But you’re here reading Copyblogger. That tells me that “mediocre content” is a phrase that’s not part of your vocabulary. You’re aiming to create content that’s remarkable. Content that attracts an audience and builds your business.
Today we’re going to cover how to produce winning content on a budget. A really small budget.
The fact is, you don’t need to outspend the competition.
You need to outthink them.
1. Gather ideas from all over
The first tip involves a mindset shift.
It’s about seeing the world around you — both your business world and your personal life — as a source for ideas. Because when you’re creating content on a regular basis, the world can inspire your writing if you let it.
Some of the most interesting content forms when you take a seemingly unrelated aspect of your life and apply it to your content marketing.
To explore this concept, read The Content Crossroads: Supernatural Success at the Intersection of Ideas.
Once you shift your mindset to one of always-on idea gathering, you’ll need a place to capture and save your ideas.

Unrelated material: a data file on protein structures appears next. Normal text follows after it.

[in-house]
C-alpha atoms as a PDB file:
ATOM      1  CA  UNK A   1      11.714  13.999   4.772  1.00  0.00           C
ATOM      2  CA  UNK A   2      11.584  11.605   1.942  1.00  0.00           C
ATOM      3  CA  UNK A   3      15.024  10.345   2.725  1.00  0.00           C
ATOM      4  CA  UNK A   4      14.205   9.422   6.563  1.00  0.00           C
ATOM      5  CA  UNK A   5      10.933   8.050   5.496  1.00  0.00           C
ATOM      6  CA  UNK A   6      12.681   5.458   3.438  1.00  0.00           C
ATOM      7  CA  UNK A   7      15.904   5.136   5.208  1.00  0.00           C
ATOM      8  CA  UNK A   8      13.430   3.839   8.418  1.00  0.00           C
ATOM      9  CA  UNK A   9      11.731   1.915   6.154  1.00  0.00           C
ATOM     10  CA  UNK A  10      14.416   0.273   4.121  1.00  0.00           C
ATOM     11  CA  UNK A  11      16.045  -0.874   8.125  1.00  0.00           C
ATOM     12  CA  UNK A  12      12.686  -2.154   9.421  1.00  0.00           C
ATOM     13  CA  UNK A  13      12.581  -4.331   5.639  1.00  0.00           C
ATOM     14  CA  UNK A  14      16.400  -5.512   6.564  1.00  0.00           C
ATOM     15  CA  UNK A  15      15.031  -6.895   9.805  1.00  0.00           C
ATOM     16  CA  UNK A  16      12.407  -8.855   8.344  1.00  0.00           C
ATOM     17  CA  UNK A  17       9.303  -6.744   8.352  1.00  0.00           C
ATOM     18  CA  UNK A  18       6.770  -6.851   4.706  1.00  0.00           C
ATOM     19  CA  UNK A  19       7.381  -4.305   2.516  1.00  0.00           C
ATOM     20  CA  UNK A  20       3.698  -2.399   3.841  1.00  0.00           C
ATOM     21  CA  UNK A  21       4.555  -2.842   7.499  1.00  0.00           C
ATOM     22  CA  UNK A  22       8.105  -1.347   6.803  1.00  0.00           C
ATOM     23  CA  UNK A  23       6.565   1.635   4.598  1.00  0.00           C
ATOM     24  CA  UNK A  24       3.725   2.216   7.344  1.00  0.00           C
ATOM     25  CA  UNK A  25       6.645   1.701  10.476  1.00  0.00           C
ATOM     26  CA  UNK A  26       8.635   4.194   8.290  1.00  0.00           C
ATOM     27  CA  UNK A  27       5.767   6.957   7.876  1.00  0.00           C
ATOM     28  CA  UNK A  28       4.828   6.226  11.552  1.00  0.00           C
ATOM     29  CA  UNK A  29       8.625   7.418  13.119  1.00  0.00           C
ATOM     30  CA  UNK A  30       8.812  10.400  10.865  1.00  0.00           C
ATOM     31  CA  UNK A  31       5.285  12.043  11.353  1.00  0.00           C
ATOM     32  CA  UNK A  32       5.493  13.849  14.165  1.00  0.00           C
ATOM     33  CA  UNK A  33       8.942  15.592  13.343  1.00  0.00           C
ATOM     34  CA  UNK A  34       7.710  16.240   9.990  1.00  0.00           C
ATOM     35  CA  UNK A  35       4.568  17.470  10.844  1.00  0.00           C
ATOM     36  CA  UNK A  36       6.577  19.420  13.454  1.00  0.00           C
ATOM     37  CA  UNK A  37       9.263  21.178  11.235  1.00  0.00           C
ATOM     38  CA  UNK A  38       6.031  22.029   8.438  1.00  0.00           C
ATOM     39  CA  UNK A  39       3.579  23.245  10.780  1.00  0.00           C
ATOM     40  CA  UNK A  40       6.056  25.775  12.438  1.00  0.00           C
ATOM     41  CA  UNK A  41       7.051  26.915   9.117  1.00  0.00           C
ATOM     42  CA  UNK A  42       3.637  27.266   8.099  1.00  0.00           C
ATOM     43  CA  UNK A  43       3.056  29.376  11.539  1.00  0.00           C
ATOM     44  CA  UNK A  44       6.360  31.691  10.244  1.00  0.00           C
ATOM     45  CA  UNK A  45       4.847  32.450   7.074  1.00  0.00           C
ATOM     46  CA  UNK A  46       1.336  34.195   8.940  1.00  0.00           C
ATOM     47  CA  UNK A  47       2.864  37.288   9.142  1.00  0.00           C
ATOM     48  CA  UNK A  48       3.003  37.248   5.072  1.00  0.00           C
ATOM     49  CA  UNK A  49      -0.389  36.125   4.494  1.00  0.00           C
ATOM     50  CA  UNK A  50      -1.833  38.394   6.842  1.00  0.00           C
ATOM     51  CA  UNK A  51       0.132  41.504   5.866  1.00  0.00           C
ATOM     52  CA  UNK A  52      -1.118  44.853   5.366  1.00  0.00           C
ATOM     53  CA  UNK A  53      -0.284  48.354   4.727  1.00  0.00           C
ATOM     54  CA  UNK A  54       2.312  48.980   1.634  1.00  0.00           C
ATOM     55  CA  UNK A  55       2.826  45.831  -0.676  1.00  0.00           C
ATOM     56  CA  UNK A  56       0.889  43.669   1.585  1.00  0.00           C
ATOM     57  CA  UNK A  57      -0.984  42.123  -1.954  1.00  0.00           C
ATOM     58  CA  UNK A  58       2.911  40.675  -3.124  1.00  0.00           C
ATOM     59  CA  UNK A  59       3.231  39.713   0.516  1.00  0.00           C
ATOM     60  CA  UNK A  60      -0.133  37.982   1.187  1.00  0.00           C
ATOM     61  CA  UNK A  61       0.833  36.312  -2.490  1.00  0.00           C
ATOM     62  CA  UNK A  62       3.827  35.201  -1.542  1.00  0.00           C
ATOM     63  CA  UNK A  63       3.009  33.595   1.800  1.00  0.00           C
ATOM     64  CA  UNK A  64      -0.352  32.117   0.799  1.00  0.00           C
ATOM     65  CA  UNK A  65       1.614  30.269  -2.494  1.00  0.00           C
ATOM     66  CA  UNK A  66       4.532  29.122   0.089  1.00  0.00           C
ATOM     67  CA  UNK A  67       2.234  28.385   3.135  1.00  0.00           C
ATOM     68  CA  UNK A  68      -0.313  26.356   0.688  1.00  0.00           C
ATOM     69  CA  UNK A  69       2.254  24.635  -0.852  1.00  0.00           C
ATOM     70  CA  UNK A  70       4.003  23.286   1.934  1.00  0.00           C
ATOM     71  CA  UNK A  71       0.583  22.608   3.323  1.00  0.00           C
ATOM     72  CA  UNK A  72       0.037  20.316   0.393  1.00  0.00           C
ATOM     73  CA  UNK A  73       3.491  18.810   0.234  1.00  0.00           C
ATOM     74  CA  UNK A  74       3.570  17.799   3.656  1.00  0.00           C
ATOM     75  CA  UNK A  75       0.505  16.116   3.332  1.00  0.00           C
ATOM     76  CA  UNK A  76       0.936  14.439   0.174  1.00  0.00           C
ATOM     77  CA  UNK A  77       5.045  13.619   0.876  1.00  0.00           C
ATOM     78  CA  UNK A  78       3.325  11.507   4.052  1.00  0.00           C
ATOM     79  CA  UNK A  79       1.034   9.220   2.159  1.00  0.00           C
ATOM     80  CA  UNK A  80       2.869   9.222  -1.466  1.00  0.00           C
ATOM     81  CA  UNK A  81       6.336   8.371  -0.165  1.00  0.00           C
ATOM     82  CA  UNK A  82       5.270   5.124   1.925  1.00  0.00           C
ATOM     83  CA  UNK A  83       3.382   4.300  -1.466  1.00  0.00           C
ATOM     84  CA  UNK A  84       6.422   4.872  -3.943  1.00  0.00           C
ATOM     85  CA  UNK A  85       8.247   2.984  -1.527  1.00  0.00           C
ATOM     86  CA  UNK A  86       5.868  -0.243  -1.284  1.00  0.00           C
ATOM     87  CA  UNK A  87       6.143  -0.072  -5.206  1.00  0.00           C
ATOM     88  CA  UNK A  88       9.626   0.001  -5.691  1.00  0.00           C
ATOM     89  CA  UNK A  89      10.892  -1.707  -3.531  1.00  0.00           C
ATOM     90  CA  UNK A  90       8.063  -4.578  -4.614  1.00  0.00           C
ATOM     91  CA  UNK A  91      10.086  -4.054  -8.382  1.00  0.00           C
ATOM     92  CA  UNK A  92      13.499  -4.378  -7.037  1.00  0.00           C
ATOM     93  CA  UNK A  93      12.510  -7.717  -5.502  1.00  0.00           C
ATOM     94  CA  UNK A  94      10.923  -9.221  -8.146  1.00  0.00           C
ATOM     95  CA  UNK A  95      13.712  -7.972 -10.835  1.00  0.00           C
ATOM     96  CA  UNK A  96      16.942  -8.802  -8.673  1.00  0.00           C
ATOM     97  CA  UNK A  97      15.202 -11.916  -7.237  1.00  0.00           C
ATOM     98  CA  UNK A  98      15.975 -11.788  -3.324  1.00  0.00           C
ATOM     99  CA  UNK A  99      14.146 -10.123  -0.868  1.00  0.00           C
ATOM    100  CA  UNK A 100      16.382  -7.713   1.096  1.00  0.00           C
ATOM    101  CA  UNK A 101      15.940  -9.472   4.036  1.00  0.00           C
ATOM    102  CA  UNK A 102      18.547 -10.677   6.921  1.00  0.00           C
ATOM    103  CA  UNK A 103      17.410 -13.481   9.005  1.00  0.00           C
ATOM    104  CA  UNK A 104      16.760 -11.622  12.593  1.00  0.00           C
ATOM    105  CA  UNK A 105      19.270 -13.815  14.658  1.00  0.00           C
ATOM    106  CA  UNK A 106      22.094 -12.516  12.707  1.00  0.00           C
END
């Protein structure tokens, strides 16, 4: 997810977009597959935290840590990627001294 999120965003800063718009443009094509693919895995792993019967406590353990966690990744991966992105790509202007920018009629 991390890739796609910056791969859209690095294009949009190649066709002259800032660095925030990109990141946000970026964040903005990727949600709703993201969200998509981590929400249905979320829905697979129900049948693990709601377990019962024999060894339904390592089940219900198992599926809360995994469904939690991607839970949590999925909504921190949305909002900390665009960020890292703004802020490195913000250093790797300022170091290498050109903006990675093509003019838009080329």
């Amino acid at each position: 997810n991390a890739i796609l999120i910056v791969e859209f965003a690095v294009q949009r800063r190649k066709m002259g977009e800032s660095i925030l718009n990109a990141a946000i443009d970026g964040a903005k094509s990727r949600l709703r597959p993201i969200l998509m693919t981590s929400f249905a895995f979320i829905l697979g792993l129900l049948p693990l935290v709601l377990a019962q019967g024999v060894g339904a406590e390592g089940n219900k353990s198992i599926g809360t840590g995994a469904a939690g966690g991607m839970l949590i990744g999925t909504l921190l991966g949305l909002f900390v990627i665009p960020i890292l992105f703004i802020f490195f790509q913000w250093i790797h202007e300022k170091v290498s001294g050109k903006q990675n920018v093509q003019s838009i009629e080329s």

Look for something you’ll always have on hand, whether it’s a small notebook you carry around or an app on your computer or mobile phone. Make sure it’s easy and fast to use, and

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A Beginner’s Guide to Cornerstone Content: Answers to 9 Common Questions

When it comes to defining cornerstone content, Brian Clark said it best:
A cornerstone is … basic, essential, indispensable, and the chief foundation upon which something is constructed or developed. It’s what people need to know to make use of your website and do business with you.